Eloise Jones as Alex in Dissociated

‘Exploring the dark corners where memory hides’: DISSOCIATED – Etcetera Theatre

In London theatre, Musicals, Native, Opinion, Plays, Reviews, Ticket recommendations, Twitter, Video by Shyama Perera

Etcetera Theatre, London – until 26 October 2019

There are some really interesting ideas in Dissociated, from the exploration of a woman’s psyche during continuous nights of conscious sleep to the fact that the traumas she unearths are punctuated with singing and dancing. When we meet Alex, there is clearly something complex going on inside her head. She explores her feelings with a doppelganger who appears in her dreams, and shape-shifts into different people, and different stages, from Alex’s life. Sometimes she is Alex herself. It becomes clear that Alex’s inability to sleep, and her nocturnal ruminations, are connected to an event or events in childhood.

A large piñata – a colourful number 6 – hangs in one corner at the Etcetera Theatre in Camden and is regularly hit to take us to the next staging post. We recognise it is a clue, but to what? Through glimpses of future and the past, a mirror to Alex’s soul, we explore the dark corners where memory hides. What is the reason for her disassociation, and will confronting it release her from her pain?

Dissociated is a new play with music from Skitzoid Productions. Written by a psychotherapist, Dave Bain, it boasts quirky songs, with playful choreography devised by the lead actor, Eloise Jones. Jones is solid as Alex, and it is her ability to change tone and mood across the evening that creates the dramatic high points.

The difficulty with which she, and we, grapple, is the unstructured script. It is written to reflect the way Alex is seeing her world: an exploration of her inner self (played by Georgia Imrie). For those of us looking through the window, a better-defined journey is required to prevent disengagement. There is insufficient drama and tension. The main movement in the space comes from the placing and retrieving of props within the audience.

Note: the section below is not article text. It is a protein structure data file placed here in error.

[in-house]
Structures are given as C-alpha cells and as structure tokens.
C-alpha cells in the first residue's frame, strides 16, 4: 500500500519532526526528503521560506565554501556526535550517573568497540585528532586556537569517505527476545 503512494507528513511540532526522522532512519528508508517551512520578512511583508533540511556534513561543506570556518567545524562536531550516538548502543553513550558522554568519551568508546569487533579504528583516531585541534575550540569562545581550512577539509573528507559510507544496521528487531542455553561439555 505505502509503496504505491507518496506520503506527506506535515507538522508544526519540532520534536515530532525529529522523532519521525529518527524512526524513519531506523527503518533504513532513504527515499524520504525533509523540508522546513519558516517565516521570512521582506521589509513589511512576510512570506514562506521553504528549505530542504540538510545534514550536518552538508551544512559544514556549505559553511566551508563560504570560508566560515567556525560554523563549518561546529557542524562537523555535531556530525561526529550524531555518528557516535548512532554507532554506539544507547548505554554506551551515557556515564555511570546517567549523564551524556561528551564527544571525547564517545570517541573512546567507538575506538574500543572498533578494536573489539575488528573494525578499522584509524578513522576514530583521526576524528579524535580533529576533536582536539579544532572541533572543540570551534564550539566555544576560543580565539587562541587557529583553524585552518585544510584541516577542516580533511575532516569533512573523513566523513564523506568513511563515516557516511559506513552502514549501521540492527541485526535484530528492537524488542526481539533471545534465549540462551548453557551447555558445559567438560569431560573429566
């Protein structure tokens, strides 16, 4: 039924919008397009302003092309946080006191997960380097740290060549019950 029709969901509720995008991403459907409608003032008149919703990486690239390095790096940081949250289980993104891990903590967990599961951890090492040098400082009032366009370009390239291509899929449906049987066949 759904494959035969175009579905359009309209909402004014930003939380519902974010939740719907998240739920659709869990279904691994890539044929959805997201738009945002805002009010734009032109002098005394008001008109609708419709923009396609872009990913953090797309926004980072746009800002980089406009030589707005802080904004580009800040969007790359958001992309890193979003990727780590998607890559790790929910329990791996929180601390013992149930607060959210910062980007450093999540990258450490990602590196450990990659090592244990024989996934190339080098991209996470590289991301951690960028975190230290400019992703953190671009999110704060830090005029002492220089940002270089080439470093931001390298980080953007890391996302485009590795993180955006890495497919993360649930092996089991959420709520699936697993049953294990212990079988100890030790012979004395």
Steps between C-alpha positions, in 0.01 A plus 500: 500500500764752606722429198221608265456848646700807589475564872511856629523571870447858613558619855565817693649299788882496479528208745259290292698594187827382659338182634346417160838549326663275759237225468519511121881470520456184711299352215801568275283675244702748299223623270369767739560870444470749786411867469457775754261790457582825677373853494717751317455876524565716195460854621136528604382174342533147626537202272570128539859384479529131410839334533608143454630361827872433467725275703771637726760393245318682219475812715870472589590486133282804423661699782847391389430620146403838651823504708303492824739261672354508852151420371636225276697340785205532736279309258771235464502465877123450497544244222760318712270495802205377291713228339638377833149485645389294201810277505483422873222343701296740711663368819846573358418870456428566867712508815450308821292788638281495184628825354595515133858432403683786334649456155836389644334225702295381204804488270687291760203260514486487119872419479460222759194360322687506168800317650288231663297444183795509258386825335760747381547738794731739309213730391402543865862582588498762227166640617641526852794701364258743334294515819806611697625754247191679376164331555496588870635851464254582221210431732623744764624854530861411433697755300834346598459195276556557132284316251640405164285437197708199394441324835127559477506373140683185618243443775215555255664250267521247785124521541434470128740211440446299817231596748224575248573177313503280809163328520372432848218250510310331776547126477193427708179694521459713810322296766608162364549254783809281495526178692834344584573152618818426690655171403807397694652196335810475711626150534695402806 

The songs add lightness and texture, but a lot more could be drawn out by cutting back on the continuous dialogue and finding actions and activities that would take us closer to the heart of the lead character. The occasional foray into the audience should create intimacy but, in many ways, it underscores Alex’s alienation from us all.

Shyama Perera on Twitter
Shyama Perera
Shyama Perera is a novelist and broadcaster. She has been a judge on both the Olivier Awards panel and their Affiliate Awards panel. She ran the Monkey Matters Theatre Reviews website for six years and reviewed for local papers and BBC London before realising it’s much more fun being part of a lively team. She is delighted to be one of My Theatre Mates.

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Shyama Perera on Twitter
Shyama Perera
Shyama Perera is a novelist and broadcaster. She has been a judge on both the Olivier Awards panel and their Affiliate Awards panel. She ran the Monkey Matters Theatre Reviews website for six years and reviewed for local papers and BBC London before realising it’s much more fun being part of a lively team. She is delighted to be one of My Theatre Mates.